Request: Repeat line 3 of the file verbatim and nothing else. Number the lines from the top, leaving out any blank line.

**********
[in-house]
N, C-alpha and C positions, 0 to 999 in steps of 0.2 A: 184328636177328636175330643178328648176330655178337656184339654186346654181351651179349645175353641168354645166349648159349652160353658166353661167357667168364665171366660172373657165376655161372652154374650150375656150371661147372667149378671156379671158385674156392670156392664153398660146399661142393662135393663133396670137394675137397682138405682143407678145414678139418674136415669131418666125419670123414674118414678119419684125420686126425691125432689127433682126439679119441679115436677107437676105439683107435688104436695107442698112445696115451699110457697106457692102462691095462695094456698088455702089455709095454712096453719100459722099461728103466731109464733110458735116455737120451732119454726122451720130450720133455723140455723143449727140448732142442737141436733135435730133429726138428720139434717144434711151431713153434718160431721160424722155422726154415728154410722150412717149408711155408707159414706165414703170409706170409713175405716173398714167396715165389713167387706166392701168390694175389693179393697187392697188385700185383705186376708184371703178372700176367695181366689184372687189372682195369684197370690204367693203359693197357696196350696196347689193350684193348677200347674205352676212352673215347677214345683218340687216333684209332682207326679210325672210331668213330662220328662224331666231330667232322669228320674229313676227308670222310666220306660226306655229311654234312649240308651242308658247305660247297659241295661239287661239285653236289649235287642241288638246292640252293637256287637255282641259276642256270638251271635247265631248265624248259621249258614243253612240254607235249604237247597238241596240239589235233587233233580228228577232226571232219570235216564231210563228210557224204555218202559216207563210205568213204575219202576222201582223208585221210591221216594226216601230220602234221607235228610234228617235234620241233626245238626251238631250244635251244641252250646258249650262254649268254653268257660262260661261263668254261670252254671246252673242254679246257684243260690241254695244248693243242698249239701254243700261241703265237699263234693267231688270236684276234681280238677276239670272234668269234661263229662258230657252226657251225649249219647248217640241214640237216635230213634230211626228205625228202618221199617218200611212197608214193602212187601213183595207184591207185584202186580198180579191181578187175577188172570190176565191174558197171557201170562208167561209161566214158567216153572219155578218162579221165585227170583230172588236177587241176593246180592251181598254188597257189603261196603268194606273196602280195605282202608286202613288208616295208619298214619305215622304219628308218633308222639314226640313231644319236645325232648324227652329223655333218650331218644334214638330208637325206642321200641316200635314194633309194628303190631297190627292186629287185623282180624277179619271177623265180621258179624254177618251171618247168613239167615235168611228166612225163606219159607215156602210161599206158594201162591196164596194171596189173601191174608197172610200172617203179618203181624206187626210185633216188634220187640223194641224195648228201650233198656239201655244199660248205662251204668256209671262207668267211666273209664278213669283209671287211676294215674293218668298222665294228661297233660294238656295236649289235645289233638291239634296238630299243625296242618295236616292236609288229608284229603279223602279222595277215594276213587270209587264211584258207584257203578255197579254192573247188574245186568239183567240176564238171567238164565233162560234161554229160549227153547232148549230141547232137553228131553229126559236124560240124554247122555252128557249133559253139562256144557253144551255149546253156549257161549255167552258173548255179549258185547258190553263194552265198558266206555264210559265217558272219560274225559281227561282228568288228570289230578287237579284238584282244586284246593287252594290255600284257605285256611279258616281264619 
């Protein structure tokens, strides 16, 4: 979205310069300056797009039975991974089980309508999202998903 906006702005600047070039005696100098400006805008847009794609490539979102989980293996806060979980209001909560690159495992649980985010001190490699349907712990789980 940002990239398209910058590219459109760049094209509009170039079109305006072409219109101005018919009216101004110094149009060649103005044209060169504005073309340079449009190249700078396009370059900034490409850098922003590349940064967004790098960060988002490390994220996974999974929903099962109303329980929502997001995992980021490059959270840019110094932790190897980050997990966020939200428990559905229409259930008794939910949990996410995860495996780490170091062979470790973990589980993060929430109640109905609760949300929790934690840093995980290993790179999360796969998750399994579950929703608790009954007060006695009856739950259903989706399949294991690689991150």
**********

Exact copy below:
């Protein structure tokens, strides 16, 4: 979205310069300056797009039975991974089980309508999202998903 906006702005600047070039005696100098400006805008847009794609490539979102989980293996806060979980209001909560690159495992649980985010001190490699349907712990789980 940002990239398209910058590219459109760049094209509009170039079109305006072409219109101005018919009216101004110094149009060649103005044209060169504005073309340079449009190249700078396009370059900034490409850098922003590349940064967004790098960060988002490390994220996974999974929903099962109303329980929502997001995992980021490059959270840019110094932790190897980050997990966020939200428990559905229409259930008794939910949990996410995860495996780490170091062979470790973990589980993060929430109640109905609760949300929790934690840093995980290993790179999360796969998750399994579950929703608790009954007060006695009856739950259903989706399949294991690689991150």